What is the Overworld known for?
High Wisdom: Although this isn’t set in stone in every situation, but Overworld’s main stat is wisdom and its main element is water.
High Mugic Counters: No tribe can match the Overworld in terms of raw mugic ability. They have the more creatures with 2 and 3 mugic counters than any other tribe.
Healing: No one can compete with the amount of healing mugic and abilities that the Overworld has. From Song of Resurgence to Donmar, Tablet Translator, healing is what makes the Overworld the Overworld.
Elements: Each tribe has two or three elements that it focuses on mostly, and the Overworld is no exception, but you cannot overlook its focus on elementalists and element gain. too
Support X: Support X is an ability that is chiefly tied to Overworlders. Although there aren’t that many creatures with support nowadays, it has still been unique to the Overworld.
Counter Mugic: Every tribe has some way to deal with mugic and abilities, but Overworld has more counter mugic than anyone else.
Mugic Recycle: Two incarnations of Najarin and Mugic Reprise, make the Overworld is great at letting you reuse your mugic.
Reduce Damage: Although Mipedians are the king at reducing attacks, and reflecting them as well as mugic, Overworld does have a trend of reducing damage to their creatures. Symphany of Shielding, Lomma and Illiar all reduce damage.
Stat Reset: Less of a huge theme and more of a quirk, a couple creatures have the ability to reset either their own stats or elements to their scanned values.
Even though the Overworld may not have a monopoly on all of these abilities, they all make up a common theme. Each one of these abilities is insignificant while by itself, but when put together, they begin to create the Overworld’s identity as a tribe.
Overworlders Are Survivors
Above all things, Overworlders are survivors. Their most prominent ability is healing. If a creature is hurt, they will be healed. One huge strategy that is often used is to simply outlast your opponent. If your are against someone who is playing Overworld, chances are that the battle won’t end as soon as you would like, because their creatures are going to last much longer than what their scanned energies would tell you. With the ability to bring back their mugic in combination with their high mugic counters, Overworlders are in it for the long haul.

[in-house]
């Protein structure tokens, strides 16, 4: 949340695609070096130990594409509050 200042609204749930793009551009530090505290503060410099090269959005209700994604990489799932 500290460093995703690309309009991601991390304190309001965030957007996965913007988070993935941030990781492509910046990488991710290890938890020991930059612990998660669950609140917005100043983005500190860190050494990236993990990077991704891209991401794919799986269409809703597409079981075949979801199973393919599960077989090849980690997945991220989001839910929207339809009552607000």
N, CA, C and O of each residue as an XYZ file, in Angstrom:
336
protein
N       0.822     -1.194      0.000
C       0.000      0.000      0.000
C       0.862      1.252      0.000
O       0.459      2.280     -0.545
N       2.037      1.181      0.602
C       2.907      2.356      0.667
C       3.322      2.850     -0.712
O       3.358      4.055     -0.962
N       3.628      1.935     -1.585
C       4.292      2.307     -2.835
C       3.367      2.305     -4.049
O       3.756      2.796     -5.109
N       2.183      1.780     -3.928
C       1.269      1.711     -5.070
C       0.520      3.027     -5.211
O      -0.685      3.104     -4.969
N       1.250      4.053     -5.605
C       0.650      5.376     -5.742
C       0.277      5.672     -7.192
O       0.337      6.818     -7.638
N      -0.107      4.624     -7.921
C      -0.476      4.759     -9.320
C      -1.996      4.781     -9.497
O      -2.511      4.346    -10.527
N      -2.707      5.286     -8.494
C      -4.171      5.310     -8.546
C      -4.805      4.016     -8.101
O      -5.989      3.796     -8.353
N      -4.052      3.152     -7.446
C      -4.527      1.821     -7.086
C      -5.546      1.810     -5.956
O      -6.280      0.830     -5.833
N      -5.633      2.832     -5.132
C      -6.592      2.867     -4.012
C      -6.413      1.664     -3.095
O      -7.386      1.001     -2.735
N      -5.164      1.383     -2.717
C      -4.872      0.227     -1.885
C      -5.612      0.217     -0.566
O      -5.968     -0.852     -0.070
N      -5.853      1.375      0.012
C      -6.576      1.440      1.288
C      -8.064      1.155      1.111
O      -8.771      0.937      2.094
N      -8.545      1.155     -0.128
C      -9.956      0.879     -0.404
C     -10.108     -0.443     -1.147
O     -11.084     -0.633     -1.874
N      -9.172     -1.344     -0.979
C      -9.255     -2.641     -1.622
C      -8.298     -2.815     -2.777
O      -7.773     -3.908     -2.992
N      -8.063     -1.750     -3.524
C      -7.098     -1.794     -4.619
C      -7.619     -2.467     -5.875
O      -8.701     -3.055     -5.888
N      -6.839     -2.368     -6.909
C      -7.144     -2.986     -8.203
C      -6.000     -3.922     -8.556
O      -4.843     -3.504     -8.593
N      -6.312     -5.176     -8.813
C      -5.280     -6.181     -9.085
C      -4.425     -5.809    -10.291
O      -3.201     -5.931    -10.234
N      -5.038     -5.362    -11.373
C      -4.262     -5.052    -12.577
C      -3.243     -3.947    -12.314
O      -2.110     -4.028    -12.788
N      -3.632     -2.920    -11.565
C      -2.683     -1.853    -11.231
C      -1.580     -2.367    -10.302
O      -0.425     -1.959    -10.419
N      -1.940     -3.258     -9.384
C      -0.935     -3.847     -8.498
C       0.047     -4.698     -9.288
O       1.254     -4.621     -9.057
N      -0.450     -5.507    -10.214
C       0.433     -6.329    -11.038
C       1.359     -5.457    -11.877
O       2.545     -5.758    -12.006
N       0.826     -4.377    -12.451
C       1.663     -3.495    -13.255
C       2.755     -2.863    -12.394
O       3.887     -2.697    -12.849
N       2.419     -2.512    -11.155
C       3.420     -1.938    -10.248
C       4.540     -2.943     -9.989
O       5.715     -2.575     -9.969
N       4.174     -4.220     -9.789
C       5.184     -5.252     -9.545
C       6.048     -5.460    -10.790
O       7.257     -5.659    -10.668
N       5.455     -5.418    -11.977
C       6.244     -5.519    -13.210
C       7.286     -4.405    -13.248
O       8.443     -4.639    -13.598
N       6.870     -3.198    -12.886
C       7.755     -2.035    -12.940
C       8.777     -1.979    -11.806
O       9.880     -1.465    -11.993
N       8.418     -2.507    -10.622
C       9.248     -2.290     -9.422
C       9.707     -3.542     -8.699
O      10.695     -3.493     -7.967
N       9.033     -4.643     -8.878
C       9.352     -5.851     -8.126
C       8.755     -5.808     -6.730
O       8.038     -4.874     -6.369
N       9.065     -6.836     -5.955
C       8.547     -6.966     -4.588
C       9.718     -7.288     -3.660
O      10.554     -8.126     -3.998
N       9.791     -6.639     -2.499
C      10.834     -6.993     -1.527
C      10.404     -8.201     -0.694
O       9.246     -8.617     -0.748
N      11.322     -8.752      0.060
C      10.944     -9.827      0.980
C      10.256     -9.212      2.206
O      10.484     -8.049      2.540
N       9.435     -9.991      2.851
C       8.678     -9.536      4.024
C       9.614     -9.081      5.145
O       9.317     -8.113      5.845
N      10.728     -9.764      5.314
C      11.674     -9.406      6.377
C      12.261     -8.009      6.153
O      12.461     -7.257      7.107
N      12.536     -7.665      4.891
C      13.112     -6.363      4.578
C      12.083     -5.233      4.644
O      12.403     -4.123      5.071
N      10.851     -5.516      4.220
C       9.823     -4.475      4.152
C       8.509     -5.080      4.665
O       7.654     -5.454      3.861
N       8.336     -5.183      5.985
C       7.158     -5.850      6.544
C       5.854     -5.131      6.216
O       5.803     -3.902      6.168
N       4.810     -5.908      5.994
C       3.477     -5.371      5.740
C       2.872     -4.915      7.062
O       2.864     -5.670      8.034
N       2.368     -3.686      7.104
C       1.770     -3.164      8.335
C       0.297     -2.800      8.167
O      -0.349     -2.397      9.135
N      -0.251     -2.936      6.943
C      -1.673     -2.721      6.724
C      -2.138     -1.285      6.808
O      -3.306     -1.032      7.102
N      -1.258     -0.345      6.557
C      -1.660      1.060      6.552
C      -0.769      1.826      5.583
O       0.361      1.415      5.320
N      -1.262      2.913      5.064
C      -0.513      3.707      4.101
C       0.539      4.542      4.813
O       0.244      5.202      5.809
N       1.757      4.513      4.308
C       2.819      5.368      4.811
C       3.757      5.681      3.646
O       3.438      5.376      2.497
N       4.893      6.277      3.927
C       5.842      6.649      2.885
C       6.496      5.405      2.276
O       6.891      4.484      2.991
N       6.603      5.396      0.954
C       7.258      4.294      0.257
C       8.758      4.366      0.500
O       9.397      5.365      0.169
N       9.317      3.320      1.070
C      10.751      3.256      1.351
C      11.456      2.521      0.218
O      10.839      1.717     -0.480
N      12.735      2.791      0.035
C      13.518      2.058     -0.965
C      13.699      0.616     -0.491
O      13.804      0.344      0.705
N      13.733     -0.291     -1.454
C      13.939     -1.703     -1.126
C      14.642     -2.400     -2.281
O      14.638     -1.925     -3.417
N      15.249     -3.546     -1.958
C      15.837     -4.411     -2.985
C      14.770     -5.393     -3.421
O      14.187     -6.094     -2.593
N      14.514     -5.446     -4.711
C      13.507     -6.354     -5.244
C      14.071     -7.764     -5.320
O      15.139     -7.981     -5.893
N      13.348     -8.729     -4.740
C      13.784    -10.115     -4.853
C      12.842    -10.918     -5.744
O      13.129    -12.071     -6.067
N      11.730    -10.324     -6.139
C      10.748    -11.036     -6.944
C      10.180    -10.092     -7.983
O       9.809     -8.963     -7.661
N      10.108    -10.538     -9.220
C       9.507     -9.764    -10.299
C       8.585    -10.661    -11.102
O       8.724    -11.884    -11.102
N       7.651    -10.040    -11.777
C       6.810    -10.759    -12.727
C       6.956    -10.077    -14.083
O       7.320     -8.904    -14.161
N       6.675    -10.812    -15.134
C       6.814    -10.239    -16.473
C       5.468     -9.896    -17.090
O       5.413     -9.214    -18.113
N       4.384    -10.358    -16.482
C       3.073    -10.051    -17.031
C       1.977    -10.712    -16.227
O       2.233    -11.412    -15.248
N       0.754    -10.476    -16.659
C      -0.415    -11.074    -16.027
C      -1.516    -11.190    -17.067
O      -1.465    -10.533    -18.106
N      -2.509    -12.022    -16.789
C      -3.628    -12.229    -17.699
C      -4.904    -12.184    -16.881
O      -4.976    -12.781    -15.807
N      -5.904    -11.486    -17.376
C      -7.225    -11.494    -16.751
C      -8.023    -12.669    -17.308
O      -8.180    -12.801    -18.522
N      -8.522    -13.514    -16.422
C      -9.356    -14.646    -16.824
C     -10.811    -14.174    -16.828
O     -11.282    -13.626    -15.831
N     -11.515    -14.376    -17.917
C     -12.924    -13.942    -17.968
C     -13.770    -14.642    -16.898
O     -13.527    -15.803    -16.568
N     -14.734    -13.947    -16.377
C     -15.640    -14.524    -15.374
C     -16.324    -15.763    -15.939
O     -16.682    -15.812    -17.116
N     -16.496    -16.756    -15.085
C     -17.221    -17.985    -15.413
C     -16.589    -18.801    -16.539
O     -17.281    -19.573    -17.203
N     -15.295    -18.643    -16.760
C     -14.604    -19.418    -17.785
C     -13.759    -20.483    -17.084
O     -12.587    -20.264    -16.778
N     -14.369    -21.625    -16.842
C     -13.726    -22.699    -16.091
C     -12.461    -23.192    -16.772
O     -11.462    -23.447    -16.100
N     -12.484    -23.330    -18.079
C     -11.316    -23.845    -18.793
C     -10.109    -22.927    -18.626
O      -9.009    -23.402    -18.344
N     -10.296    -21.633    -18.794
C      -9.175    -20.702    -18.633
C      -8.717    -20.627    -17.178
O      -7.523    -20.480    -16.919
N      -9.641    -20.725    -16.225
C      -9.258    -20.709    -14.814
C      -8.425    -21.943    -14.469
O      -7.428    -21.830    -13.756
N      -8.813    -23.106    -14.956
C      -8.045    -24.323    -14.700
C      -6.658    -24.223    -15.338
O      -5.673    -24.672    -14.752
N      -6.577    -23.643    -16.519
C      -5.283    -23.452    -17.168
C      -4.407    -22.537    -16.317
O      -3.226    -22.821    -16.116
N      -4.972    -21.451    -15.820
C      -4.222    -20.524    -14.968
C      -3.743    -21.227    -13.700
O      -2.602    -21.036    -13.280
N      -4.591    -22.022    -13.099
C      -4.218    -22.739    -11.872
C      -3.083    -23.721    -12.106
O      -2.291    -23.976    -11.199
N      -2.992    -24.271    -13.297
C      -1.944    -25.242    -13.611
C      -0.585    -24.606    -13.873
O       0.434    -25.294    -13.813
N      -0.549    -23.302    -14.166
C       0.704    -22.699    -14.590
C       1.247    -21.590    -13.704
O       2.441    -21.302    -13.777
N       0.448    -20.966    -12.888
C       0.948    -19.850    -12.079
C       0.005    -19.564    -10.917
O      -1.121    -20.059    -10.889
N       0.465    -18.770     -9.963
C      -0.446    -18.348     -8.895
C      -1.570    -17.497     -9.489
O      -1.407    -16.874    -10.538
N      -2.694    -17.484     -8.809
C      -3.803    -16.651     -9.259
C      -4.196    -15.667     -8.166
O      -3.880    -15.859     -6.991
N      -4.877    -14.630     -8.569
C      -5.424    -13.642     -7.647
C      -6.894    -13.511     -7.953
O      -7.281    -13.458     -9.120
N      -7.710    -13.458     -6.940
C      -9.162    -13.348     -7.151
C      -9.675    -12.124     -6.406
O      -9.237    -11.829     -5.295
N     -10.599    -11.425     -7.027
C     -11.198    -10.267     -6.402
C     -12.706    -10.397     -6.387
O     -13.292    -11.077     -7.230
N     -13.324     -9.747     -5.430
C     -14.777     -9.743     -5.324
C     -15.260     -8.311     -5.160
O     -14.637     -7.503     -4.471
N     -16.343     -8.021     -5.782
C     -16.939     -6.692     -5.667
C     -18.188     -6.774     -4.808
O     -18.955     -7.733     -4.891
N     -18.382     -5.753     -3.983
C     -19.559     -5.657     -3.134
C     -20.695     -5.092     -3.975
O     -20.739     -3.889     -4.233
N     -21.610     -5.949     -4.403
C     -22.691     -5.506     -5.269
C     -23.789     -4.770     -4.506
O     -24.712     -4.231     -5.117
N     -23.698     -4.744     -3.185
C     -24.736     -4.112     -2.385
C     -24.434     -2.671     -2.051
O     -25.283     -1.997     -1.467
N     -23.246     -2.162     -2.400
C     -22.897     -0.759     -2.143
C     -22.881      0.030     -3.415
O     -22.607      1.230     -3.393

Overworlders Believe in Unity
This shouldn’t be too much of a surprise for most of you. Overworld has a large portion of creatures whose sole purpose is to help other creatures. I doubt Donmar, Tablet Translator will be using his ability to heal himself as much as he heals all of his allied creatures around him. The Support ability encourages teamwork between your creatures. Keep them together, and as a group you will be stronger that the sum or your parts. If we go all the way back to the Dawn of Perim Block, I’d like to bring up both Raznus and Kinnianne, the Ambassadors to the Danian and Mipedian tribes. The Overworld knows a thing or two about Diplomacy. Overworlders are firm believers in the united we stand, divided we fall mentality.
Overworlders Are a Defensive Tribe
After looking through all of this tribes mugic, I noticed that there isn’t a single purely offensive mugic out of any of them. In fact, only two could deal damage to an opposing creature, and one gave you the option to heal your creature instead! The other, much more famous mugic card is Rhyme of the Reckless. This card is by far one of the strongest mugic for dealing damage to your opponent at a low cost, but it isn’t an offensive card. You need to be attacked first. You aren’t allowed to take action to deal damage to your opponent first with this card. You will also see a couple of cards that only effect your opponent’s creatures if they are on your side of the battleboard. Cards like Hornsabre and Korg emphasize the Overworld’s desire to be defensive.
1 2 3
1. Najarin, High Muge of the Lake/Mipedian Balladeer’s Flute
2. Maxxor, Protector of Perim/Orchis Undin
3. Tangath Toborn, In Training/Citadel Fragments
4. Lomma, Desert Wanderer/ Sun Chariot of Kehn-Sep
5. Karraba/Mipedian Balladeer’s Flute
6. Karraba/Weightless Energy Vessle
2x Refrain of Denial
2x Rhyme of the Reckless
2x Symphony of Shielding
2x Castle Momark
2x Kaizeph, City of the Elements
2x The Darkened Dunes
2x The Rao'Pa Sahkk Chimegrid
2x Quick Exit
2x Shadow Strike
2x Elemental Oxidation
2x Force Balls
2x Purifying Mud
1x Primal Smash
1x Thermal Ring
2x Directed Bravery
2x Retaliatory Strike
I tried to keep this deck within the themes of the Overworld that we went over in this article. You have a lot of healing in this deck that you can use to keep Maxxor alive, and even if he falls you can bring him back with Castle Momark.
You should attack with Maxxor early on in the game. It’s as simple as that. He’s your best fighter, and keeping him alive and the combat long will give you a leg up. You can use Symphony of Shielding and Refrain of Denial to help Maxxor and your mugic casters last longer. You may have Najarin on the front lines, so you’ll need to make use of Lomma’s defender. Keeping her alive to protect Karraba and Najarin is a must.
Outside of that, there isn’t much more to this deck. Make sure you keep combats as drawn out as you can while Maxxor is engaged and remember to use the Mipedian Balladeer’s Flutes with Karraba and Najarin!